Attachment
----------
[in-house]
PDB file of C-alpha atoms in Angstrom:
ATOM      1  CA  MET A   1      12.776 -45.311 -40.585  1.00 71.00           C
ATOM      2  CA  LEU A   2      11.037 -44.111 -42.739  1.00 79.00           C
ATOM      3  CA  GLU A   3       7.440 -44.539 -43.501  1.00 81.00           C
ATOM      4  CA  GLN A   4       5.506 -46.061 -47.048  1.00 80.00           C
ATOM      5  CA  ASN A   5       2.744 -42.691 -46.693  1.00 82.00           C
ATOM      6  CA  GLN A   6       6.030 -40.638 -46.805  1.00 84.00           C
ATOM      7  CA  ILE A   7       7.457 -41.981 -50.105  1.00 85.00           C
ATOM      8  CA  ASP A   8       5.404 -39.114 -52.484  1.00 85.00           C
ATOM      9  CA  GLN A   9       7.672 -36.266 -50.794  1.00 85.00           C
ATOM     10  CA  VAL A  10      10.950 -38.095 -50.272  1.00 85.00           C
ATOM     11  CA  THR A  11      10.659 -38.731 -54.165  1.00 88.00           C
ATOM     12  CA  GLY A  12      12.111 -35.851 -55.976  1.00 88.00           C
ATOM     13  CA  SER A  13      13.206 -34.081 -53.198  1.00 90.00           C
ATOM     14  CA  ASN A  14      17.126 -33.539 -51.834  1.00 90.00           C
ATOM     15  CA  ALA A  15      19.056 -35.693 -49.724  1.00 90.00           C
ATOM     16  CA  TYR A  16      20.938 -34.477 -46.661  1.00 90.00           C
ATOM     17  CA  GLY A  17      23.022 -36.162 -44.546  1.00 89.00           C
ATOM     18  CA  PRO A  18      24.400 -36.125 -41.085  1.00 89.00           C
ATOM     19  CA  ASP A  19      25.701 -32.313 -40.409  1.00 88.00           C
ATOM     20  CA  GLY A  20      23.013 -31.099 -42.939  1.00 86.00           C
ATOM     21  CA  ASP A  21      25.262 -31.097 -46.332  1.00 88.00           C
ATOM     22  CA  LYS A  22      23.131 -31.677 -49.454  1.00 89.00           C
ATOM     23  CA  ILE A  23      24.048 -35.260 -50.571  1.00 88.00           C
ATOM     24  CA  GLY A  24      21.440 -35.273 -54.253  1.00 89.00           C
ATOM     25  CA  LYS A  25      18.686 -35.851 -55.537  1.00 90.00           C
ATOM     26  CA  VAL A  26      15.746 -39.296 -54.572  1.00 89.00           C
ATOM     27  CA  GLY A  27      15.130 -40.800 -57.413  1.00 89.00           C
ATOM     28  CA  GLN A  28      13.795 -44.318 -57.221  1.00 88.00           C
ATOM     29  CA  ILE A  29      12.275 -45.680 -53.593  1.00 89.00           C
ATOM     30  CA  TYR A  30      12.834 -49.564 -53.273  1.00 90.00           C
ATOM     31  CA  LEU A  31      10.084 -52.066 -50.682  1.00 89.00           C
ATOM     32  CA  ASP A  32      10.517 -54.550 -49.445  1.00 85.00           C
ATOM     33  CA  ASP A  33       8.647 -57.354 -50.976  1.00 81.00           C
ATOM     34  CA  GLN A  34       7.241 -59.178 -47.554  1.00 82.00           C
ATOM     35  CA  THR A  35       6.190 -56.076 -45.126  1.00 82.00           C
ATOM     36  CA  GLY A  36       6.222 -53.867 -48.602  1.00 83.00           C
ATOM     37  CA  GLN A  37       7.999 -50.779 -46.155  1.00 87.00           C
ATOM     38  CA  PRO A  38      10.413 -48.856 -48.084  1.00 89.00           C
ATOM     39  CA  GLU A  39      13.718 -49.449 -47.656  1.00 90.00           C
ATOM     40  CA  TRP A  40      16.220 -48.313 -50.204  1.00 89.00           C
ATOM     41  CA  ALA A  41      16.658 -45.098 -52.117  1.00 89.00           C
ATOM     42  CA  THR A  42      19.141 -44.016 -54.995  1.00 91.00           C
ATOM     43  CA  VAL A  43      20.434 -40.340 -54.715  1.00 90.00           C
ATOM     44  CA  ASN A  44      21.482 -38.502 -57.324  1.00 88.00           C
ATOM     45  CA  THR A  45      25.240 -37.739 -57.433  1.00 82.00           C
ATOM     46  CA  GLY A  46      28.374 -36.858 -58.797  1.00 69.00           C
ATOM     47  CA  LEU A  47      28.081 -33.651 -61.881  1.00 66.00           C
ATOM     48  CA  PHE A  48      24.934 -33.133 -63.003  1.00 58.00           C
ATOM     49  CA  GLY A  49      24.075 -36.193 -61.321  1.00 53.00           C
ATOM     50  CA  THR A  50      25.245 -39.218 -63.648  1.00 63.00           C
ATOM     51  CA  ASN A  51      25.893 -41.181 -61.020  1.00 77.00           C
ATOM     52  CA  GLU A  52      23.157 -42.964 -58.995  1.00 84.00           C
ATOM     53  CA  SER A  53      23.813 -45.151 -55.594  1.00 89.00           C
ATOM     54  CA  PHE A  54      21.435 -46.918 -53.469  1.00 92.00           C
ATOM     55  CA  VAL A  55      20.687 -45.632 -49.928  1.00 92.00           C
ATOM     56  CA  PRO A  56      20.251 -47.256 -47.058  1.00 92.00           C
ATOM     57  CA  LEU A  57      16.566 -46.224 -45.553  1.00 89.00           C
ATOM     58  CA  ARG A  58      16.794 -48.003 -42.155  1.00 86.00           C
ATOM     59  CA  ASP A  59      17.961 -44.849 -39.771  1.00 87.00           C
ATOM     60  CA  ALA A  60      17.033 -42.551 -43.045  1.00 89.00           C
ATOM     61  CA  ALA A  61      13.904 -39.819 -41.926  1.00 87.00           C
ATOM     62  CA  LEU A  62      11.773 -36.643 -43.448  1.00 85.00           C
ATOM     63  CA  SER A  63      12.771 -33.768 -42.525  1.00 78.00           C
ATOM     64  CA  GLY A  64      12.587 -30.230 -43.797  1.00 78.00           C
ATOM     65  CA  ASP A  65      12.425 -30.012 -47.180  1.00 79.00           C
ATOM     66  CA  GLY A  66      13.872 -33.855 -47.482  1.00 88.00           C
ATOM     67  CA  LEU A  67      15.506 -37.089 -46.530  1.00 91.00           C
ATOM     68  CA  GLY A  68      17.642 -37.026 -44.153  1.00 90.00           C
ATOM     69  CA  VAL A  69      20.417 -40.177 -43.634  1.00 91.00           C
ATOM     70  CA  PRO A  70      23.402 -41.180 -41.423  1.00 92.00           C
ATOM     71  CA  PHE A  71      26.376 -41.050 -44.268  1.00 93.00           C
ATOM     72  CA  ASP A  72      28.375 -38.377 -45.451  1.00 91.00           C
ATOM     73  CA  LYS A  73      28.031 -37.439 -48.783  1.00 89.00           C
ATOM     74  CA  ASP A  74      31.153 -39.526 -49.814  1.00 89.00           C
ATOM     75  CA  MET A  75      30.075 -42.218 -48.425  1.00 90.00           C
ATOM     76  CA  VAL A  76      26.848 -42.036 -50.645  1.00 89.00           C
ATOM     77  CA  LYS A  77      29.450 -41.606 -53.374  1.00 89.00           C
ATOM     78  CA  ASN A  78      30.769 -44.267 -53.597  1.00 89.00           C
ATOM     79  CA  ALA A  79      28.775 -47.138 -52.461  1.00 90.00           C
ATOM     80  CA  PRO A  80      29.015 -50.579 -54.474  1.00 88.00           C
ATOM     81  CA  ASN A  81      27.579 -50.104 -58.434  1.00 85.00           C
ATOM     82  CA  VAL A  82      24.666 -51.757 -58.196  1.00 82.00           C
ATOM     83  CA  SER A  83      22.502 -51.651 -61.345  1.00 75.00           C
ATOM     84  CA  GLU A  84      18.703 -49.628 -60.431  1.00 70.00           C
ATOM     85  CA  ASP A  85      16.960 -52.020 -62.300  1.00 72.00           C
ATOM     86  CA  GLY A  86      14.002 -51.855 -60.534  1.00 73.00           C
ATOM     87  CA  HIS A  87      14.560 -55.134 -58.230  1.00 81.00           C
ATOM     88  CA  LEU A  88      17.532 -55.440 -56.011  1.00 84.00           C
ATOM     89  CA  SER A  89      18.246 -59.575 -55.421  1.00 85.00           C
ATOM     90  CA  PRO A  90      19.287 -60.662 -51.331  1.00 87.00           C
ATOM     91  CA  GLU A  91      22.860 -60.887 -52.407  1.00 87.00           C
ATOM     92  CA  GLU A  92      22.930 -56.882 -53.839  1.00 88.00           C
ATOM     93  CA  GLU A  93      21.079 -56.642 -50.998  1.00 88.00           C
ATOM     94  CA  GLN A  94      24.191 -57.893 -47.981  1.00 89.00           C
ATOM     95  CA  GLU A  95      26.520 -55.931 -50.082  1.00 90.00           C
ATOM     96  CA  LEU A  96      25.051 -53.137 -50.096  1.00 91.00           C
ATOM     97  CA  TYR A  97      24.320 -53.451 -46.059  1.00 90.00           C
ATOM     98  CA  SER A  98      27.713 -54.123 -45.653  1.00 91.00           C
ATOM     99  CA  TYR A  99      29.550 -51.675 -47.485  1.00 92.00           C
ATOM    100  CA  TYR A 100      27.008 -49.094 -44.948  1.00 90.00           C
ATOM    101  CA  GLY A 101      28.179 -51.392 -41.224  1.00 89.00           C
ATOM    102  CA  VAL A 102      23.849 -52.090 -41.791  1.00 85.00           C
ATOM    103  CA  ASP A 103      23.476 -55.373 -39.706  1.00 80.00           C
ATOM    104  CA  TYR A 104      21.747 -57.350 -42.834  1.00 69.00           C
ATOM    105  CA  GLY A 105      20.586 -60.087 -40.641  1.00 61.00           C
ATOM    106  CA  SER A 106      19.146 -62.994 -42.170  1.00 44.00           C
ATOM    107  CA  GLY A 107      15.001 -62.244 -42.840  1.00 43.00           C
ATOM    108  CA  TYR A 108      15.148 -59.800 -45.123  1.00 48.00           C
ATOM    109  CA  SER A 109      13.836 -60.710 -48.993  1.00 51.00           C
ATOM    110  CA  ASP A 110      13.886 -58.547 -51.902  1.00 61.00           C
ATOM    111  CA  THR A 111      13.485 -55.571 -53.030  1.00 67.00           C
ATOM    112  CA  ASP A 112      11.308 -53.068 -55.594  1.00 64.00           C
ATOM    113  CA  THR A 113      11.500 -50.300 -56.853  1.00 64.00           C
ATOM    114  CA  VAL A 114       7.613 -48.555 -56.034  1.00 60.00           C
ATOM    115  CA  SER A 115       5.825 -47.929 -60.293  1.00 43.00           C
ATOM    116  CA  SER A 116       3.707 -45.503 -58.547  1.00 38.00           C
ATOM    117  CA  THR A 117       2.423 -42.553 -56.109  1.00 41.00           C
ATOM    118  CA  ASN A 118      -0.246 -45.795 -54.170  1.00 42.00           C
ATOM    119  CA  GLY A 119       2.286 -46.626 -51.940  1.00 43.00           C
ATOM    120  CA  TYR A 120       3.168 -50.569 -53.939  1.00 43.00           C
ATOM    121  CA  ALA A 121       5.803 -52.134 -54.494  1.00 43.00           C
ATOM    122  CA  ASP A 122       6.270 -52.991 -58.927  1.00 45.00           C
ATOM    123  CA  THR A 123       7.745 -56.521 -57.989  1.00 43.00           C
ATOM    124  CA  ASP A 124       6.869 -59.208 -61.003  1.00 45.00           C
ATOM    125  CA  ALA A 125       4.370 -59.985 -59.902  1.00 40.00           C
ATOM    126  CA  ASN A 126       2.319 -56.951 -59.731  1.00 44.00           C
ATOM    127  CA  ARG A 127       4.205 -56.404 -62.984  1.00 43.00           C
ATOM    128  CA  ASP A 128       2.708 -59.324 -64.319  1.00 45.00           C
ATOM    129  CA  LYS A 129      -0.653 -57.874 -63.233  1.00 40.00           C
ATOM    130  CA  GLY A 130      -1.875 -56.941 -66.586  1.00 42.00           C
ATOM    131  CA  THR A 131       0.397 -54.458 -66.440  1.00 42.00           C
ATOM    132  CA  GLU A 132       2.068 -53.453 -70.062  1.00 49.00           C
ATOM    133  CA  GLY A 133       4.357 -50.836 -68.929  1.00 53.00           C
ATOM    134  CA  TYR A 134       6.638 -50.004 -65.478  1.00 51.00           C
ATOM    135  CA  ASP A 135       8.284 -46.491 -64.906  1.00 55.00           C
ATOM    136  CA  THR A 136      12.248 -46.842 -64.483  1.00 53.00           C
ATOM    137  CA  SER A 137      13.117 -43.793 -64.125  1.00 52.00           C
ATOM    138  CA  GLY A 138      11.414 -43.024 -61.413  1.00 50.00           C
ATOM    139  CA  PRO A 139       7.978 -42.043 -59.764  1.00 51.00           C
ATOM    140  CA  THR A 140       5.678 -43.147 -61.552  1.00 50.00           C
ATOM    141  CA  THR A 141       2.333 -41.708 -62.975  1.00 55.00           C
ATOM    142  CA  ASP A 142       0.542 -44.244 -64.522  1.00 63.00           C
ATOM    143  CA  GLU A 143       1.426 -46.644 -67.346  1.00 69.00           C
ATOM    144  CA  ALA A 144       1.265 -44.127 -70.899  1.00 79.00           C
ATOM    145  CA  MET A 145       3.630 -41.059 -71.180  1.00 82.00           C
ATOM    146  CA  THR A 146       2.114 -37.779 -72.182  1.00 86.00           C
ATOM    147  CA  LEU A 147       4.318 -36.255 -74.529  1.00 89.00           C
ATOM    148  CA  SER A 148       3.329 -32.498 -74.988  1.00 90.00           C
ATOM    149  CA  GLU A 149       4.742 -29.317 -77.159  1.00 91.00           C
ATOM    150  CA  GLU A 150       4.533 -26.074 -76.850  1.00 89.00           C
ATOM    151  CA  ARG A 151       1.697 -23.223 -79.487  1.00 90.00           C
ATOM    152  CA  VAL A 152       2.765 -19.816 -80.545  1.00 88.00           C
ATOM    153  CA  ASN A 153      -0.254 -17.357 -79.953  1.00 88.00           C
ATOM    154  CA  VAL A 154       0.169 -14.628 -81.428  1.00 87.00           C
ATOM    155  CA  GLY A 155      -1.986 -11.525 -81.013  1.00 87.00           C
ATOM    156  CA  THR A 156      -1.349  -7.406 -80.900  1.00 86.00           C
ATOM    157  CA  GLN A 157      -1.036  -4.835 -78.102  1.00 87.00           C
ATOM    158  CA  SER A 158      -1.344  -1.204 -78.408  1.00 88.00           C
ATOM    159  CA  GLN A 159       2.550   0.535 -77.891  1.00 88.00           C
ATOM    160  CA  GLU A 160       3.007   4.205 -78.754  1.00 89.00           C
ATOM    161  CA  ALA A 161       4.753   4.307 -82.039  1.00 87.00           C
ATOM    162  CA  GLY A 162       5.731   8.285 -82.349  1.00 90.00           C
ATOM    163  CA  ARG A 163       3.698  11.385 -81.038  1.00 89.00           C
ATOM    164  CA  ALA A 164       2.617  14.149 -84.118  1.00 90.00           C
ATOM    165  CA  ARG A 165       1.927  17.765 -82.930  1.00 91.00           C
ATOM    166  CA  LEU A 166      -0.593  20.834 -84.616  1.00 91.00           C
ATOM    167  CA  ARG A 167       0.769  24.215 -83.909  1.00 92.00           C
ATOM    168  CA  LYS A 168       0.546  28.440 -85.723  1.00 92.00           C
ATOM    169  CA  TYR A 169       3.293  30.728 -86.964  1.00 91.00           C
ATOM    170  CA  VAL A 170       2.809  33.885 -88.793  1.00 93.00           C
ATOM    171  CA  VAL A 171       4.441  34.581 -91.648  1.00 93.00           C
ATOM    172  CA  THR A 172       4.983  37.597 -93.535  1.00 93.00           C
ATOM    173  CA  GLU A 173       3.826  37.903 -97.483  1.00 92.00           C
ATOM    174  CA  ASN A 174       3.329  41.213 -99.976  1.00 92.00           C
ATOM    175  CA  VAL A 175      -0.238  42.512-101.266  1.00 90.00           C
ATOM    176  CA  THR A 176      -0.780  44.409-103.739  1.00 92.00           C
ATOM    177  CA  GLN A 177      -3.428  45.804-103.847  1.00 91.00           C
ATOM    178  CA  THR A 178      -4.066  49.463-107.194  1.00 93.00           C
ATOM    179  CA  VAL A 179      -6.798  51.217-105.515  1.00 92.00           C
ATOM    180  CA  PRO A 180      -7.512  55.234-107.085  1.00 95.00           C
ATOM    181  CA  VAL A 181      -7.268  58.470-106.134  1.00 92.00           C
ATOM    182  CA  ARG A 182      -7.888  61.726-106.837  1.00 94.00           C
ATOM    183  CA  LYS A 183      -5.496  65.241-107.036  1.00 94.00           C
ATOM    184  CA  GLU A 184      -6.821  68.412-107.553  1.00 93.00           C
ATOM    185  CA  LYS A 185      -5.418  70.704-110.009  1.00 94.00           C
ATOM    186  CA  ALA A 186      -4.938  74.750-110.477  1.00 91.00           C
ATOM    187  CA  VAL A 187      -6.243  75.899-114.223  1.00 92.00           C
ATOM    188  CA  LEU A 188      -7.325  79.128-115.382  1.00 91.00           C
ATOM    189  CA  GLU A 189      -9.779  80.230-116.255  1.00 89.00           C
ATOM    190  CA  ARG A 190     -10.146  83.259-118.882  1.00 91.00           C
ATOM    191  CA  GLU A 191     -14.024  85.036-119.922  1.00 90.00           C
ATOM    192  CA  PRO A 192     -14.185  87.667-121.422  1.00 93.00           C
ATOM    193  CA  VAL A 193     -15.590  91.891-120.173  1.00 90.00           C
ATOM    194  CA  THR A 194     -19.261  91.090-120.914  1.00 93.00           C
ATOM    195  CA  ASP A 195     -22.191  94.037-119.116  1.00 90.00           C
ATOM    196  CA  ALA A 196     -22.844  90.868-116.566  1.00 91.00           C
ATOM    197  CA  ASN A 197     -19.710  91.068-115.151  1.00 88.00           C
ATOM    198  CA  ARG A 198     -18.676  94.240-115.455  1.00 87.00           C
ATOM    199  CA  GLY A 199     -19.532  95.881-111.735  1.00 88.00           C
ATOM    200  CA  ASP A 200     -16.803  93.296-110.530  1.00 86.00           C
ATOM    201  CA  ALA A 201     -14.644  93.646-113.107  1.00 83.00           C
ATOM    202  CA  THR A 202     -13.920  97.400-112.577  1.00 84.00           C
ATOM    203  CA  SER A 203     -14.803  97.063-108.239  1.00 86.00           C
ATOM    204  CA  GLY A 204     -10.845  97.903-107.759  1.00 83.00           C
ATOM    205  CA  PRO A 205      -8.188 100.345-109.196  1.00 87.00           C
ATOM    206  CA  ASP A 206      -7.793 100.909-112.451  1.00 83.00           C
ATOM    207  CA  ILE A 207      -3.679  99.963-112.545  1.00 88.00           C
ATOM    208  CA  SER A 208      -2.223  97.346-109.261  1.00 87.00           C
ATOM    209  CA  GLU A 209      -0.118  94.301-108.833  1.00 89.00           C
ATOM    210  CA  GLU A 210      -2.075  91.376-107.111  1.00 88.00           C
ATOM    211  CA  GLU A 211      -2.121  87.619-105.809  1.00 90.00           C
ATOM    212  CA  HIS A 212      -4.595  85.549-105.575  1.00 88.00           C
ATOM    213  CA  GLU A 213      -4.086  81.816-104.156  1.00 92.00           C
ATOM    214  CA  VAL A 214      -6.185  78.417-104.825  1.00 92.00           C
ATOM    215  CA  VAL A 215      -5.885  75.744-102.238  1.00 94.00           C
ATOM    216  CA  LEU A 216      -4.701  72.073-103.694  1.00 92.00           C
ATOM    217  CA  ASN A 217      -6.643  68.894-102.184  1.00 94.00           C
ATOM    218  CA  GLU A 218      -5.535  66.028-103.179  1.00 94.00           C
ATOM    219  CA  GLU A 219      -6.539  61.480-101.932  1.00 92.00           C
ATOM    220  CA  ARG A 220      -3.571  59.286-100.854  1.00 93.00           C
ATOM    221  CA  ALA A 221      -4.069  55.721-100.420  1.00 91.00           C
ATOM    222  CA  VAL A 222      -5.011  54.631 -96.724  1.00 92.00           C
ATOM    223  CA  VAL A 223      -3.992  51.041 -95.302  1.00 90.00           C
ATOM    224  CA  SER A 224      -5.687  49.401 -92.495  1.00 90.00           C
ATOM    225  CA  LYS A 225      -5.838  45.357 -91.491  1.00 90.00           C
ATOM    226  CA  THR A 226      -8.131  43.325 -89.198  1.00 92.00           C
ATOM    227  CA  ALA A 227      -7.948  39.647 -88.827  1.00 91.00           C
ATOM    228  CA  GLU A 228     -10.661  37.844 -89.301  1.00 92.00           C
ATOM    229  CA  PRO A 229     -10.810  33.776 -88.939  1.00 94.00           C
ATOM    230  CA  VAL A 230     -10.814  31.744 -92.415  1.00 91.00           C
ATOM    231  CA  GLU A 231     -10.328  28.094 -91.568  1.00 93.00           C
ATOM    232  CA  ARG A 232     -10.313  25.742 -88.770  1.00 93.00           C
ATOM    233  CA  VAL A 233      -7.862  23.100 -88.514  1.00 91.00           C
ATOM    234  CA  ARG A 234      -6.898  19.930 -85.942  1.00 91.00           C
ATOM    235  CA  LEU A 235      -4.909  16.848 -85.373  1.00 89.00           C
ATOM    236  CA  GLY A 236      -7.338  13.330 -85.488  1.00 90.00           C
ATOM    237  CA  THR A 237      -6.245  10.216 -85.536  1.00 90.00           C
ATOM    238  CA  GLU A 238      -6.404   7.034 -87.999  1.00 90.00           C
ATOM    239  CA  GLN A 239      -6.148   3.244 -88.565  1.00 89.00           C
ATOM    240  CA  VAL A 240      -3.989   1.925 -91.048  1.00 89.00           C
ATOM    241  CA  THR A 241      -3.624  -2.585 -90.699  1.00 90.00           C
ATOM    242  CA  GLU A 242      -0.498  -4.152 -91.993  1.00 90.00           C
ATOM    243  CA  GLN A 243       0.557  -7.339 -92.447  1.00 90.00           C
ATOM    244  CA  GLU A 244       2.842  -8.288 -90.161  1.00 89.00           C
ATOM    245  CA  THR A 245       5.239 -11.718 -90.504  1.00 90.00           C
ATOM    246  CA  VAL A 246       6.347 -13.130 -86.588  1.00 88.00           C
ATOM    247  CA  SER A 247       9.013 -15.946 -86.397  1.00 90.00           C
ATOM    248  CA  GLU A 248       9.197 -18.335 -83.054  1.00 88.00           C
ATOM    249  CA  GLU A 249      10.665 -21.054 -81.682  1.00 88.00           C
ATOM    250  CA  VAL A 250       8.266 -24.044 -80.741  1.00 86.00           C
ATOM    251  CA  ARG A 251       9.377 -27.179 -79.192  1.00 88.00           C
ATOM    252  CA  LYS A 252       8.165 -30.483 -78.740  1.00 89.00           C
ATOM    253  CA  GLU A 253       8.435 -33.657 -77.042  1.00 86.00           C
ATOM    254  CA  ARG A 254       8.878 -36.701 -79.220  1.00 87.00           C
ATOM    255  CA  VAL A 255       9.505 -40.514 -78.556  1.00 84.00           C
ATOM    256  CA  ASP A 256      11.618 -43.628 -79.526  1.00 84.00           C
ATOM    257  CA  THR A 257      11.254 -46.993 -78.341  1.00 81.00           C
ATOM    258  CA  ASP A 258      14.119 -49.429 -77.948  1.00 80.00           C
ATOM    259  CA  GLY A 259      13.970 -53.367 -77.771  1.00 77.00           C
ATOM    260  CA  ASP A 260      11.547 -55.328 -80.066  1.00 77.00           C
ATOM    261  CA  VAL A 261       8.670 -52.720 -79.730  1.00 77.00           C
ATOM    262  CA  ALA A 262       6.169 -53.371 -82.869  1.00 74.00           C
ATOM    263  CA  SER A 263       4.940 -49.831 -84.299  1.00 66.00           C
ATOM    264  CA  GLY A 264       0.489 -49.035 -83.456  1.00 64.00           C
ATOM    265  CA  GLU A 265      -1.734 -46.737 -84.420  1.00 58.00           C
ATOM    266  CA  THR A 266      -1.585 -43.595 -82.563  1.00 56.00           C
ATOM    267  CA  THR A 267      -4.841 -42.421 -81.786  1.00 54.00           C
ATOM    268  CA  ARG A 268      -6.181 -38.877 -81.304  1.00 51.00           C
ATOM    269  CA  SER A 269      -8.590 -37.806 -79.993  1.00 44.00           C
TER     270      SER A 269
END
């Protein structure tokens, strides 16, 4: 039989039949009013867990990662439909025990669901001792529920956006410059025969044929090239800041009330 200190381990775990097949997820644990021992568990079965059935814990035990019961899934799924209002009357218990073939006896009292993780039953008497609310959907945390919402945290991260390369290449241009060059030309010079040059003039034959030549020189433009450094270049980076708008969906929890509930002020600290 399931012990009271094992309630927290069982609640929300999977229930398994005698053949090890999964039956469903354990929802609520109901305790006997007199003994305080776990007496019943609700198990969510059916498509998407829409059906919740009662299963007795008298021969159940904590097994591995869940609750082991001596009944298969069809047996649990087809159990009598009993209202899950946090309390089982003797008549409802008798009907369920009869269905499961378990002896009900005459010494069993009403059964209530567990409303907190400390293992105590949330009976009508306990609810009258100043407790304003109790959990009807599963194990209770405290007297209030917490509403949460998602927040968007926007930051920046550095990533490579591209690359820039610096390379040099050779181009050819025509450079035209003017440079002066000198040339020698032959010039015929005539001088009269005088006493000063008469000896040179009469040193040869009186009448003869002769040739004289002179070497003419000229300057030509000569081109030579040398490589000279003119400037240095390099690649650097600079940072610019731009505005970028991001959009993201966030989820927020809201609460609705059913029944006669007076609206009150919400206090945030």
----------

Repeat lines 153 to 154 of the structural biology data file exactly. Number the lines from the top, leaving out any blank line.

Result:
ATOM    151  CA  ARG A 151       1.697 -23.223 -79.487  1.00 90.00           C
ATOM    152  CA  VAL A 152       2.765 -19.816 -80.545  1.00 88.00           C